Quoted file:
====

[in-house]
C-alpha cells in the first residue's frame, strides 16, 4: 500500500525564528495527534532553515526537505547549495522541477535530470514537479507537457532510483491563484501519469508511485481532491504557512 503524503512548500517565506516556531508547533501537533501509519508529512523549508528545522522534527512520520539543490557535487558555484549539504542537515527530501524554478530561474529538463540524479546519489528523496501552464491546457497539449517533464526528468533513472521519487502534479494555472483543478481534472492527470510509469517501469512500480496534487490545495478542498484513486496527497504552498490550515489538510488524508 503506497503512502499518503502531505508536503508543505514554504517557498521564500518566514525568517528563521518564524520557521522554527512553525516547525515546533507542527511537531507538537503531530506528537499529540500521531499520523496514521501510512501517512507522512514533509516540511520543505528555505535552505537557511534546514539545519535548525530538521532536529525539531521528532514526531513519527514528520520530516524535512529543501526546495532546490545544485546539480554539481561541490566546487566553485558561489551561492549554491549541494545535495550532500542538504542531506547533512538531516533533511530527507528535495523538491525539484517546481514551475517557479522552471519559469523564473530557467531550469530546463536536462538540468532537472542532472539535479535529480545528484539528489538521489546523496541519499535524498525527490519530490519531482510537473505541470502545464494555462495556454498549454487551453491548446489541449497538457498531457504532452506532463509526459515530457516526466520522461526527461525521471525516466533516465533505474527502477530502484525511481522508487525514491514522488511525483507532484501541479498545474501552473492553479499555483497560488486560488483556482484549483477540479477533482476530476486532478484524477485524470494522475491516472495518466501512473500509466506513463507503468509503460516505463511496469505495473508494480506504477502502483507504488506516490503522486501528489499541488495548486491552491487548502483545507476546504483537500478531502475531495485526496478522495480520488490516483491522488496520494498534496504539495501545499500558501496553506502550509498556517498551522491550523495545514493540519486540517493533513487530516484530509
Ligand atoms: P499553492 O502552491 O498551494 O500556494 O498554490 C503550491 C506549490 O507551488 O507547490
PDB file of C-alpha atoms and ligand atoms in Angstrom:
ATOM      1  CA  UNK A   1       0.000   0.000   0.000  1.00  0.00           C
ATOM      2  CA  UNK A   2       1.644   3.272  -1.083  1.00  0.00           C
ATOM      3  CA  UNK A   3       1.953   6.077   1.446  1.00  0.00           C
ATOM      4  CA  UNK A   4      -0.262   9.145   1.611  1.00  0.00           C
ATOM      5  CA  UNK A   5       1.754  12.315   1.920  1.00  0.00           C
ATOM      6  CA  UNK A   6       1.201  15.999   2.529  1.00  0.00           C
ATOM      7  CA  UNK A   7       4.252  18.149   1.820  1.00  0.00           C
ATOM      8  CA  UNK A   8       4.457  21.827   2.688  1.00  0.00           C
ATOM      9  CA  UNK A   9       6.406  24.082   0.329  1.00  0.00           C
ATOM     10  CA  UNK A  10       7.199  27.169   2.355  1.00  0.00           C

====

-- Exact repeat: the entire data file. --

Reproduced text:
[in-house]
C-alpha cells in the first residue's frame, strides 16, 4: 500500500525564528495527534532553515526537505547549495522541477535530470514537479507537457532510483491563484501519469508511485481532491504557512 503524503512548500517565506516556531508547533501537533501509519508529512523549508528545522522534527512520520539543490557535487558555484549539504542537515527530501524554478530561474529538463540524479546519489528523496501552464491546457497539449517533464526528468533513472521519487502534479494555472483543478481534472492527470510509469517501469512500480496534487490545495478542498484513486496527497504552498490550515489538510488524508 503506497503512502499518503502531505508536503508543505514554504517557498521564500518566514525568517528563521518564524520557521522554527512553525516547525515546533507542527511537531507538537503531530506528537499529540500521531499520523496514521501510512501517512507522512514533509516540511520543505528555505535552505537557511534546514539545519535548525530538521532536529525539531521528532514526531513519527514528520520530516524535512529543501526546495532546490545544485546539480554539481561541490566546487566553485558561489551561492549554491549541494545535495550532500542538504542531506547533512538531516533533511530527507528535495523538491525539484517546481514551475517557479522552471519559469523564473530557467531550469530546463536536462538540468532537472542532472539535479535529480545528484539528489538521489546523496541519499535524498525527490519530490519531482510537473505541470502545464494555462495556454498549454487551453491548446489541449497538457498531457504532452506532463509526459515530457516526466520522461526527461525521471525516466533516465533505474527502477530502484525511481522508487525514491514522488511525483507532484501541479498545474501552473492553479499555483497560488486560488483556482484549483477540479477533482476530476486532478484524477485524470494522475491516472495518466501512473500509466506513463507503468509503460516505463511496469505495473508494480506504477502502483507504488506516490503522486501528489499541488495548486491552491487548502483545507476546504483537500478531502475531495485526496478522495480520488490516483491522488496520494498534496504539495501545499500558501496553506502550509498556517498551522491550523495545514493540519486540517493533513487530516484530509
Ligand atoms: P499553492 O502552491 O498551494 O500556494 O498554490 C503550491 C506549490 O507551488 O507547490
PDB file of C-alpha atoms and ligand atoms in Angstrom:
ATOM      1  CA  UNK A   1       0.000   0.000   0.000  1.00  0.00           C
ATOM      2  CA  UNK A   2       1.644   3.272  -1.083  1.00  0.00           C
ATOM      3  CA  UNK A   3       1.953   6.077   1.446  1.00  0.00           C
ATOM      4  CA  UNK A   4      -0.262   9.145   1.611  1.00  0.00           C
ATOM      5  CA  UNK A   5       1.754  12.315   1.920  1.00  0.00           C
ATOM      6  CA  UNK A   6       1.201  15.999   2.529  1.00  0.00           C
ATOM      7  CA  UNK A   7       4.252  18.149   1.820  1.00  0.00           C
ATOM      8  CA  UNK A   8       4.457  21.827   2.688  1.00  0.00           C
ATOM      9  CA  UNK A   9       6.406  24.082   0.329  1.00  0.00           C
ATOM     10  CA  UNK A  10       7.199  27.169   2.355  1.00  0.00           C